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# Intermediate Algebra

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Let $$z$$ be a complex number such that

$$z+\frac{1}{z}=1$$

What is $$z^3$$?

Nov 20, 2023

#1
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Squaring the equation z + 1/z = 1 gives z^2 + 2 + 1/z^2 = 1. Then multiplying by z^2 gives z^4 + 2z^2 + 1 = z^2. Rearranging, we get z^4 + 2z^2 + 1 - z^2 = 0, which factors as (z^2 + 1)(z^2 + 1) = 0. Since z^2 + 1 = 0 has no solutions, z^2 = -1. Taking the square root of both sides, we find z = i or z = -i.

If z = i, then z^3 = i^3 = -i.

Alternatively, if z = -i, then z^3 is also equal to -i.

Therefore,  in either case, z^3 = -i.

Nov 20, 2023
#3
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Yeah, I managed to solve it 30 minutes later. (Sorry, the correct answer was -1.)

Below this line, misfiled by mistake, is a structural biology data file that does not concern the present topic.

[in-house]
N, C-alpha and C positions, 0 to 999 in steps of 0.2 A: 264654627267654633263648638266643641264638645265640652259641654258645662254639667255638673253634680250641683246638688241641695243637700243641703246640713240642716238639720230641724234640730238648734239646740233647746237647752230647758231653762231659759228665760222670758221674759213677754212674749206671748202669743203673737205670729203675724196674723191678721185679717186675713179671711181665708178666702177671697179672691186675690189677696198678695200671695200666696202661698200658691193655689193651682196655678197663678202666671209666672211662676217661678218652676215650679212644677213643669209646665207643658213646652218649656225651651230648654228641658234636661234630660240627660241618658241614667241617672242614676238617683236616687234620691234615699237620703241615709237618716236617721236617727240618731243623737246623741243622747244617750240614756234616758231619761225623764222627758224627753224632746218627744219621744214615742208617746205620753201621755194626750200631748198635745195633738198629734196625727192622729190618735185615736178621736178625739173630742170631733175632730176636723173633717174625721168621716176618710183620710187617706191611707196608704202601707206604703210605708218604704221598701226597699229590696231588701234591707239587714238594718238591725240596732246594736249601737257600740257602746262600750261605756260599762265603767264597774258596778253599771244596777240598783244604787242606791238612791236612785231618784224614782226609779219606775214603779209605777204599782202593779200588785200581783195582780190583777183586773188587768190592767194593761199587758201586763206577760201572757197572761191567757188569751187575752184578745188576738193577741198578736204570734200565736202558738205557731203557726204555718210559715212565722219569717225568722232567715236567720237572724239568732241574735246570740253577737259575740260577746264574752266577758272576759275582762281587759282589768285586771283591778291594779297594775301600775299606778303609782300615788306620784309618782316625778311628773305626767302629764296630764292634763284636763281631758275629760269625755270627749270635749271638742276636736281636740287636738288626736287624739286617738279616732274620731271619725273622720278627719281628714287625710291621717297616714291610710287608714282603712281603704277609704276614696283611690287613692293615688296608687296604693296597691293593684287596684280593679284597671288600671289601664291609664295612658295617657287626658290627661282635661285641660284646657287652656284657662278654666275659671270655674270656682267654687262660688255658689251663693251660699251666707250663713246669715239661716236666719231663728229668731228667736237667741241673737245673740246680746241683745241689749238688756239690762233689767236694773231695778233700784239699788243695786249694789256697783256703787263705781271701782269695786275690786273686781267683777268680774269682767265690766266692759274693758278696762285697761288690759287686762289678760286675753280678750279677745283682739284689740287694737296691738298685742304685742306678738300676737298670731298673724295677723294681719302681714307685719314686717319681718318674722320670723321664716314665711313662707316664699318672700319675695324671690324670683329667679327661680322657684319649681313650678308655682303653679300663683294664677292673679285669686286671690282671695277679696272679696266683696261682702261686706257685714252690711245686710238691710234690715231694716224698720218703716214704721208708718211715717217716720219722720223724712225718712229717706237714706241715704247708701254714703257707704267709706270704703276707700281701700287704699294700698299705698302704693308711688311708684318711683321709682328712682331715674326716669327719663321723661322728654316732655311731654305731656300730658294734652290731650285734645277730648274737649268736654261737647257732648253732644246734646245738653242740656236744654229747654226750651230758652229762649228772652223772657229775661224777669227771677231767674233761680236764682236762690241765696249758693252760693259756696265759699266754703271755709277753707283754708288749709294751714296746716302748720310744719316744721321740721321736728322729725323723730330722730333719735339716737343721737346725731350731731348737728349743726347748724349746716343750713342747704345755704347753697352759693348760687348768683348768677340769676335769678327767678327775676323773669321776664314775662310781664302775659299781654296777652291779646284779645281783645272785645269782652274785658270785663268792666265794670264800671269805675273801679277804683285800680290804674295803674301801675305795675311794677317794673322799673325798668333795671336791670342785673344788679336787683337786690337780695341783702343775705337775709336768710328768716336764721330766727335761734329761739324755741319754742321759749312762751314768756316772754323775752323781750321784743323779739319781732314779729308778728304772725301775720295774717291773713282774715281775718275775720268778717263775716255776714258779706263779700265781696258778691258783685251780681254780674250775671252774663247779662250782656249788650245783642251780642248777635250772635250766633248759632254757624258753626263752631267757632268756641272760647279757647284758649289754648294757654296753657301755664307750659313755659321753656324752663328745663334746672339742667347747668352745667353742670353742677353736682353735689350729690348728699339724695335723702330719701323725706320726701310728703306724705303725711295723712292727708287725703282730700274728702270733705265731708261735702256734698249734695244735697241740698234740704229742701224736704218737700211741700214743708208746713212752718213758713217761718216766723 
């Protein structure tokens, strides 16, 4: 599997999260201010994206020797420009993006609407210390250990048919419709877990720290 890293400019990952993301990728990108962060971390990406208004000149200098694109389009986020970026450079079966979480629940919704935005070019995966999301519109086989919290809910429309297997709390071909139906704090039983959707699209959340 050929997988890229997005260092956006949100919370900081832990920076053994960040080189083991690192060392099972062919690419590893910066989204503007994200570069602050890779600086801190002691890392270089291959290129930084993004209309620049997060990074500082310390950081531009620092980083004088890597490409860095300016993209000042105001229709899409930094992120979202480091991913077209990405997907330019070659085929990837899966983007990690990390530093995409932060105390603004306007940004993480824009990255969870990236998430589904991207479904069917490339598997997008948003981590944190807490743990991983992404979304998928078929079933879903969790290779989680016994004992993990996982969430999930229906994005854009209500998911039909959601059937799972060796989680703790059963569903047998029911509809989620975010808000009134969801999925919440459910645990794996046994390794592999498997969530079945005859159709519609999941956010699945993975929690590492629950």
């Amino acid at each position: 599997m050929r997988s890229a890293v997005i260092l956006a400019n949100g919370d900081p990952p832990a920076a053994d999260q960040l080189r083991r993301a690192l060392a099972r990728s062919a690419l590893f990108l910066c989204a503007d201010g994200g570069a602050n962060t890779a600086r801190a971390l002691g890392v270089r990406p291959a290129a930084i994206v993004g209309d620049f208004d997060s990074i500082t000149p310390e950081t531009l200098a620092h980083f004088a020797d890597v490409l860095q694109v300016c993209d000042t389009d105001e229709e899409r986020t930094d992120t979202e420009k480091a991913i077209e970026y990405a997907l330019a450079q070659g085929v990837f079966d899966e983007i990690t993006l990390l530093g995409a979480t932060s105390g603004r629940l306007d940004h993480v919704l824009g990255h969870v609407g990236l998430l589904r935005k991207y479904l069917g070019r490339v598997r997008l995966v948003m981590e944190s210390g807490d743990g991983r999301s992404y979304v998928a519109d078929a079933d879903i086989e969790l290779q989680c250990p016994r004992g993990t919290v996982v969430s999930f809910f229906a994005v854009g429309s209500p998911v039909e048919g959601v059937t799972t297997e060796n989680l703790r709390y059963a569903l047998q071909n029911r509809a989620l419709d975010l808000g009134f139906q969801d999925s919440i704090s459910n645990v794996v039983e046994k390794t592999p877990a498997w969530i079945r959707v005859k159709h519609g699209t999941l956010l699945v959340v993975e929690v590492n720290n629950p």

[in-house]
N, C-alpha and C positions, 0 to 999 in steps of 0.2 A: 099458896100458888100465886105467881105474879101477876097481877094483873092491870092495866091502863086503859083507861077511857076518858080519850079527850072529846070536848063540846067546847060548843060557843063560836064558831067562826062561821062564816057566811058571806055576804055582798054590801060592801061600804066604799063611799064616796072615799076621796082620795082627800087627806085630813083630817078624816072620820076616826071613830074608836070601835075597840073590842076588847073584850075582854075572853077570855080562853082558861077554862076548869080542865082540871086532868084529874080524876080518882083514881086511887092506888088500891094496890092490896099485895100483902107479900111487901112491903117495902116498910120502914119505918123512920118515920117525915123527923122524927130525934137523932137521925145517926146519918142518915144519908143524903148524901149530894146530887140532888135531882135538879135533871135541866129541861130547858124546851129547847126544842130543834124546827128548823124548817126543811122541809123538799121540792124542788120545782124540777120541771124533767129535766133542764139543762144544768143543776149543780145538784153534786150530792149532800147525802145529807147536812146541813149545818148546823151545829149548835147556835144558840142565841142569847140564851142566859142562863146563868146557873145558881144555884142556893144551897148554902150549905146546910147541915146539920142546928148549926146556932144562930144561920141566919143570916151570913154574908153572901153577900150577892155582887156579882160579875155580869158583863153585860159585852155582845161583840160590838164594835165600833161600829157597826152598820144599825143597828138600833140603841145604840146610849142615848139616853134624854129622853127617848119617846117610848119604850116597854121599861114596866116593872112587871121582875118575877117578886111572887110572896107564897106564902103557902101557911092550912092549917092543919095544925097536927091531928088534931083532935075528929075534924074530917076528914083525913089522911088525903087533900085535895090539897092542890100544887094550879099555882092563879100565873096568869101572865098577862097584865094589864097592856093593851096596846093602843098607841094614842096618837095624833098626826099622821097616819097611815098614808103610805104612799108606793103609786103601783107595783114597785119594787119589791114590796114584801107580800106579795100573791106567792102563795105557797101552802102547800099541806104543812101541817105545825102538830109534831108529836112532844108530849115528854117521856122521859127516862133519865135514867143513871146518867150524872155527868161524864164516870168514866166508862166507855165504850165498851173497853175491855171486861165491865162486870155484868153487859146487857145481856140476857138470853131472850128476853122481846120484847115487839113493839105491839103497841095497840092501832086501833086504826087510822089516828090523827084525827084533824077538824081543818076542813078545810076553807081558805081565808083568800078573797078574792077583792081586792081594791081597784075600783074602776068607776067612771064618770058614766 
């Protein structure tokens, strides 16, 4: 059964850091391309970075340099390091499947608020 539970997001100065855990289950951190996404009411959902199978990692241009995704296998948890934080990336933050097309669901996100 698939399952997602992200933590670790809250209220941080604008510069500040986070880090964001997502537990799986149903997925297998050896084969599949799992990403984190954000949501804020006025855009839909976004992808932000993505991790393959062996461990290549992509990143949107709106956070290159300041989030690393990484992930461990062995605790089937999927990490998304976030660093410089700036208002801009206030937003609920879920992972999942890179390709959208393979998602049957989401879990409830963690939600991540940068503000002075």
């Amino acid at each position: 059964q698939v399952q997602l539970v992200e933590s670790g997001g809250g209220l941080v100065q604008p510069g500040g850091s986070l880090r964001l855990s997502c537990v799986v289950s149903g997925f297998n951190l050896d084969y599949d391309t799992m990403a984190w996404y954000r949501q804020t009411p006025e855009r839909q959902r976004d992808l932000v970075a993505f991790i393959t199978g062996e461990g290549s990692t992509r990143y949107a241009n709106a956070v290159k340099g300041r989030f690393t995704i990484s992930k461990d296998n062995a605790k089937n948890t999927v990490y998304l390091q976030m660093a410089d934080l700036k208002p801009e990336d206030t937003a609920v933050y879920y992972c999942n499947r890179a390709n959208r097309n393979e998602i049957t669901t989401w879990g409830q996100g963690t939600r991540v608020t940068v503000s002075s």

Anyways, thanks for the answer. What I did was take

$$z + \frac{1}{z}=1$$ and multiply it by $$z^2$$, getting $$z^3-z^2+z=0$$. However, when you multiply $$z+ \frac{1}{z}=1$$ by $$z$$, you will get

$$z^2-z=1$$

From which you can replace the $$-z^2+z$$ with $$-1$$ (The negative of the equation above) to get

$$z^3-1=0$$

From which you can easily get $$z^3=-1$$

Nov 21, 2023
#4
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Sorry I meant $$z^3+1=0$$, and $$z^2-z=-1$$.

Sorry if I confused anyone.

JovenlyCosmo  Nov 22, 2023
edited by JovenlyCosmo  Nov 22, 2023